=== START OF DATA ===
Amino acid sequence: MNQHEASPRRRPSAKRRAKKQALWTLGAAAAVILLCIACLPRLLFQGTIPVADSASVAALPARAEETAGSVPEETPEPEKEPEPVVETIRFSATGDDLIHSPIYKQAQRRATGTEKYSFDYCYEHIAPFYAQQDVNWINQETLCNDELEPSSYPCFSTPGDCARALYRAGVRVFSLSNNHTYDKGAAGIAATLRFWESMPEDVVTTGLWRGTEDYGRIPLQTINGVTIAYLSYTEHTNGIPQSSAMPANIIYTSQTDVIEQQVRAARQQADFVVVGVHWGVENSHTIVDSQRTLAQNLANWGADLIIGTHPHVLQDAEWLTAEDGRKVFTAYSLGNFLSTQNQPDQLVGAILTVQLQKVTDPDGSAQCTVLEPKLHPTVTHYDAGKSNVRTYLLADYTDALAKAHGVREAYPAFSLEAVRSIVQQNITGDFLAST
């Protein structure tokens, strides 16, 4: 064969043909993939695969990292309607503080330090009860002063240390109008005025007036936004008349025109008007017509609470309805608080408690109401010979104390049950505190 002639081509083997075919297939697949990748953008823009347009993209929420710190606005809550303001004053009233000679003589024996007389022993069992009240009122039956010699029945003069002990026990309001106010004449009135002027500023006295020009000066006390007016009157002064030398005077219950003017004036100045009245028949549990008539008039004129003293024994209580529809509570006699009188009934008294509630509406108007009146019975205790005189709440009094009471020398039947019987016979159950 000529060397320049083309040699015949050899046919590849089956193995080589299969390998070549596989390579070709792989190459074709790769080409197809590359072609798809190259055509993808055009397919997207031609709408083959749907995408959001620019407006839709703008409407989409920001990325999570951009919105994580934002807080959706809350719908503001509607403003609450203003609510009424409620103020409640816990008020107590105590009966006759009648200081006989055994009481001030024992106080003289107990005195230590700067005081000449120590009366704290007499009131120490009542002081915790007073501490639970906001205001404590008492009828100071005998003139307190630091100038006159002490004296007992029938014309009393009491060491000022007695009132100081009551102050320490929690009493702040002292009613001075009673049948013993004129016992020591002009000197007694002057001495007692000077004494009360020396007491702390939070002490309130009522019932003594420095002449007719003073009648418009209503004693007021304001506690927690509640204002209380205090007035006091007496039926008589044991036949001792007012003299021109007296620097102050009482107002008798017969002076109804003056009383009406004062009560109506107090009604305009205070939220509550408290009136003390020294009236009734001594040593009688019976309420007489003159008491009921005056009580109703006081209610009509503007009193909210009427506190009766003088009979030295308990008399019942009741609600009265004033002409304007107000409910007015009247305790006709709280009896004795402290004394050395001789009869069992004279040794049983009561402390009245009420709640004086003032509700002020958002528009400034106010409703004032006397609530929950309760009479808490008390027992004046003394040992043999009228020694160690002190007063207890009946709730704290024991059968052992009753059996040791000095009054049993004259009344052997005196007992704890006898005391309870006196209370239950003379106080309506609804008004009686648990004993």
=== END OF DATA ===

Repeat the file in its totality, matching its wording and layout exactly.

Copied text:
Amino acid sequence: MNQHEASPRRRPSAKRRAKKQALWTLGAAAAVILLCIACLPRLLFQGTIPVADSASVAALPARAEETAGSVPEETPEPEKEPEPVVETIRFSATGDDLIHSPIYKQAQRRATGTEKYSFDYCYEHIAPFYAQQDVNWINQETLCNDELEPSSYPCFSTPGDCARALYRAGVRVFSLSNNHTYDKGAAGIAATLRFWESMPEDVVTTGLWRGTEDYGRIPLQTINGVTIAYLSYTEHTNGIPQSSAMPANIIYTSQTDVIEQQVRAARQQADFVVVGVHWGVENSHTIVDSQRTLAQNLANWGADLIIGTHPHVLQDAEWLTAEDGRKVFTAYSLGNFLSTQNQPDQLVGAILTVQLQKVTDPDGSAQCTVLEPKLHPTVTHYDAGKSNVRTYLLADYTDALAKAHGVREAYPAFSLEAVRSIVQQNITGDFLAST
């Protein structure tokens, strides 16, 4: 064969043909993939695969990292309607503080330090009860002063240390109008005025007036936004008349025109008007017509609470309805608080408690109401010979104390049950505190 002639081509083997075919297939697949990748953008823009347009993209929420710190606005809550303001004053009233000679003589024996007389022993069992009240009122039956010699029945003069002990026990309001106010004449009135002027500023006295020009000066006390007016009157002064030398005077219950003017004036100045009245028949549990008539008039004129003293024994209580529809509570006699009188009934008294509630509406108007009146019975205790005189709440009094009471020398039947019987016979159950 000529060397320049083309040699015949050899046919590849089956193995080589299969390998070549596989390579070709792989190459074709790769080409197809590359072609798809190259055509993808055009397919997207031609709408083959749907995408959001620019407006839709703008409407989409920001990325999570951009919105994580934002807080959706809350719908503001509607403003609450203003609510009424409620103020409640816990008020107590105590009966006759009648200081006989055994009481001030024992106080003289107990005195230590700067005081000449120590009366704290007499009131120490009542002081915790007073501490639970906001205001404590008492009828100071005998003139307190630091100038006159002490004296007992029938014309009393009491060491000022007695009132100081009551102050320490929690009493702040002292009613001075009673049948013993004129016992020591002009000197007694002057001495007692000077004494009360020396007491702390939070002490309130009522019932003594420095002449007719003073009648418009209503004693007021304001506690927690509640204002209380205090007035006091007496039926008589044991036949001792007012003299021109007296620097102050009482107002008798017969002076109804003056009383009406004062009560109506107090009604305009205070939220509550408290009136003390020294009236009734001594040593009688019976309420007489003159008491009921005056009580109703006081209610009509503007009193909210009427506190009766003088009979030295308990008399019942009741609600009265004033002409304007107000409910007015009247305790006709709280009896004795402290004394050395001789009869069992004279040794049983009561402390009245009420709640004086003032509700002020958002528009400034106010409703004032006397609530929950309760009479808490008390027992004046003394040992043999009228020694160690002190007063207890009946709730704290024991059968052992009753059996040791000095009054049993004259009344052997005196007992704890006898005391309870006196209370239950003379106080309506609804008004009686648990004993």